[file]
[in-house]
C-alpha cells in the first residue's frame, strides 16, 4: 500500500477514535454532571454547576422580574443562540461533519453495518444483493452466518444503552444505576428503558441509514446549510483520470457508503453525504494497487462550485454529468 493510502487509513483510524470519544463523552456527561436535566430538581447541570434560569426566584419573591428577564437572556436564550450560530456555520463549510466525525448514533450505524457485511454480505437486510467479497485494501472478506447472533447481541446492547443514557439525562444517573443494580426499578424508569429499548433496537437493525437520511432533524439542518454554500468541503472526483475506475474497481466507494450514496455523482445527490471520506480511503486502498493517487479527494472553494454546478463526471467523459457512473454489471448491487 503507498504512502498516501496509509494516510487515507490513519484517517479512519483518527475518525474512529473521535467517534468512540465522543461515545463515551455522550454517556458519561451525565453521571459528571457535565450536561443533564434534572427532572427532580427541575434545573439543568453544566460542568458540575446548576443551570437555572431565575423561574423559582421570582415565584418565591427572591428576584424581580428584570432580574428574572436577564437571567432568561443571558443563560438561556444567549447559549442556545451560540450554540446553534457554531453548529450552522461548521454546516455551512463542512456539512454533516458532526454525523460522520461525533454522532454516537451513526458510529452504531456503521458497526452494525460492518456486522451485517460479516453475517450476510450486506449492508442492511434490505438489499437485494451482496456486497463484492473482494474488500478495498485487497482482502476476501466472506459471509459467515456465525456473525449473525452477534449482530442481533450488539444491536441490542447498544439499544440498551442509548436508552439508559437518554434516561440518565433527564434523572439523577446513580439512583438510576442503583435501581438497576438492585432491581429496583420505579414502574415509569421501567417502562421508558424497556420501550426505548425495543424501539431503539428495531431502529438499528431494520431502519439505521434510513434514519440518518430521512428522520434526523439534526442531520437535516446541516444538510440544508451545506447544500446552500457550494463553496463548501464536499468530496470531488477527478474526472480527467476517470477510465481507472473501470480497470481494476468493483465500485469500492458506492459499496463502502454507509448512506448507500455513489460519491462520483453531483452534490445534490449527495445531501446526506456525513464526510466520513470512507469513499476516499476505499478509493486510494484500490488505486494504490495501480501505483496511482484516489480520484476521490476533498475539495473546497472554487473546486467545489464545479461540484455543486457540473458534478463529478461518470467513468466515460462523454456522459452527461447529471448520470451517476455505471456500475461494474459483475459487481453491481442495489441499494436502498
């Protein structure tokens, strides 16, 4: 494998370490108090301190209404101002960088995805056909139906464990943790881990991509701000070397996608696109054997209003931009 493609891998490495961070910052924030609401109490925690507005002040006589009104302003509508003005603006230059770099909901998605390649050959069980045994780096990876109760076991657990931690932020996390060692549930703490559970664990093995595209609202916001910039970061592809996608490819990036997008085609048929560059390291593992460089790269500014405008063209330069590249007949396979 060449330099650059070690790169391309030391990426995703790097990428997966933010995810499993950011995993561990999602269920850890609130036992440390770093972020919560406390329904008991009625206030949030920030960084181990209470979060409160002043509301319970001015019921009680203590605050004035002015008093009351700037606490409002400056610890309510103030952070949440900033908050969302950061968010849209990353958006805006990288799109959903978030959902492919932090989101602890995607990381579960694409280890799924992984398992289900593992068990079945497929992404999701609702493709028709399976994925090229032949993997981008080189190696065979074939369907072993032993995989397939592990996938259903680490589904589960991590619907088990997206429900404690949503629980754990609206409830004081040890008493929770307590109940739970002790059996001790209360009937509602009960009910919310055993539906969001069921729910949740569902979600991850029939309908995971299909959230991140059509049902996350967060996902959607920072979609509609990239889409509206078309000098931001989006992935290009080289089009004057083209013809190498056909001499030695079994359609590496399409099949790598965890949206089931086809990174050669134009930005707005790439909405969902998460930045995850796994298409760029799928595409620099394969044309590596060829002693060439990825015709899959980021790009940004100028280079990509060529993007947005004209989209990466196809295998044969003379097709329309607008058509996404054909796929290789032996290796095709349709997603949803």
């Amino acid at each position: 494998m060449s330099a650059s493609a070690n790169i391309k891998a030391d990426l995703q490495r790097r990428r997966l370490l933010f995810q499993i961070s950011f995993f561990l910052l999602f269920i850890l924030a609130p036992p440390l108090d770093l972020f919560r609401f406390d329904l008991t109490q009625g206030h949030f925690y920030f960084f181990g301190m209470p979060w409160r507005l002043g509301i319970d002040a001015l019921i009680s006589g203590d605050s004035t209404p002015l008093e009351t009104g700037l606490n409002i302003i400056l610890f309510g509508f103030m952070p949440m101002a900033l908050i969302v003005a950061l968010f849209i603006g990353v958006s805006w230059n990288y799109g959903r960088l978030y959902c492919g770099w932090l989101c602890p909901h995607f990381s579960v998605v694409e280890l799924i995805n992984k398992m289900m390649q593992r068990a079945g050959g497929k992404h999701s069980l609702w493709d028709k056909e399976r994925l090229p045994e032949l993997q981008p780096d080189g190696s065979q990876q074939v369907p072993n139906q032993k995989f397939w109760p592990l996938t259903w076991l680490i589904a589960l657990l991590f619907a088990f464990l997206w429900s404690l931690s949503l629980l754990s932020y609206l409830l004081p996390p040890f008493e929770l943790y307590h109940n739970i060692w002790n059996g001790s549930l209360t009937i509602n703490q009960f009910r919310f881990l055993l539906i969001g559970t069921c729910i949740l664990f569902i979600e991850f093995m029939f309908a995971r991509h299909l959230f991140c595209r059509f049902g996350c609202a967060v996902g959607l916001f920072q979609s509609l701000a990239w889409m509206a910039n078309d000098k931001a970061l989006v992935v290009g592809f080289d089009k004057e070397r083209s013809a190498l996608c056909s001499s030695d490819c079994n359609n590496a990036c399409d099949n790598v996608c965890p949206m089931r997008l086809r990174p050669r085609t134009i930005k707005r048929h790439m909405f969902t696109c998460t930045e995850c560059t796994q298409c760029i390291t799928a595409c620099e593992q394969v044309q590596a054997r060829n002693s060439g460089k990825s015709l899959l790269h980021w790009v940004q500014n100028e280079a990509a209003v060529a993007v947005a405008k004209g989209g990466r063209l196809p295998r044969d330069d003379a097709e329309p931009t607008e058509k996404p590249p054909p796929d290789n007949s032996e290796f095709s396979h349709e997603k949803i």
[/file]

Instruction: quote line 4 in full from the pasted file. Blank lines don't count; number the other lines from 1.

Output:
């Amino acid at each position: 494998m060449s330099a650059s493609a070690n790169i391309k891998a030391d990426l995703q490495r790097r990428r997966l370490l933010f995810q499993i961070s950011f995993f561990l910052l999602f269920i850890l924030a609130p036992p440390l108090d770093l972020f919560r609401f406390d329904l008991t109490q009625g206030h949030f925690y920030f960084f181990g301190m209470p979060w409160r507005l002043g509301i319970d002040a001015l019921i009680s006589g203590d605050s004035t209404p002015l008093e009351t009104g700037l606490n409002i302003i400056l610890f309510g509508f103030m952070p949440m101002a900033l908050i969302v003005a950061l968010f849209i603006g990353v958006s805006w230059n990288y799109g959903r960088l978030y959902c492919g770099w932090l989101c602890p909901h995607f990381s579960v998605v694409e280890l799924i995805n992984k398992m289900m390649q593992r068990a079945g050959g497929k992404h999701s069980l609702w493709d028709k056909e399976r994925l090229p045994e032949l993997q981008p780096d080189g190696s065979q990876q074939v369907p072993n139906q032993k995989f397939w109760p592990l996938t259903w076991l680490i589904a589960l657990l991590f619907a088990f464990l997206w429900s404690l931690s949503l629980l754990s932020y609206l409830l004081p996390p040890f008493e929770l943790y307590h109940n739970i060692w002790n059996g001790s549930l209360t009937i509602n703490q009960f009910r919310f881990l055993l539906i969001g559970t069921c729910i949740l664990f569902i979600e991850f093995m029939f309908a995971r991509h299909l959230f991140c595209r059509f049902g996350c609202a967060v996902g959607l916001f920072q979609s509609l701000a990239w889409m509206a910039n078309d000098k931001a970061l989006v992935v290009g592809f080289d089009k004057e070397r083209s013809a190498l996608c056909s001499s030695d490819c079994n359609n590496a990036c399409d099949n790598v996608c965890p949206m089931r997008l086809r990174p050669r085609t134009i930005k707005r048929h790439m909405f969902t696109c998460t930045e995850c560059t796994q298409c760029i390291t799928a595409c620099e593992q394969v044309q590596a054997r060829n002693s060439g460089k990825s015709l899959l790269h980021w790009v940004q500014n100028e280079a990509a209003v060529a993007v947005a405008k004209g989209g990466r063209l196809p295998r044969d330069d003379a097709e329309p931009t607008e058509k996404p590249p054909p796929d290789n007949s032996e290796f095709s396979h349709e997603k949803i």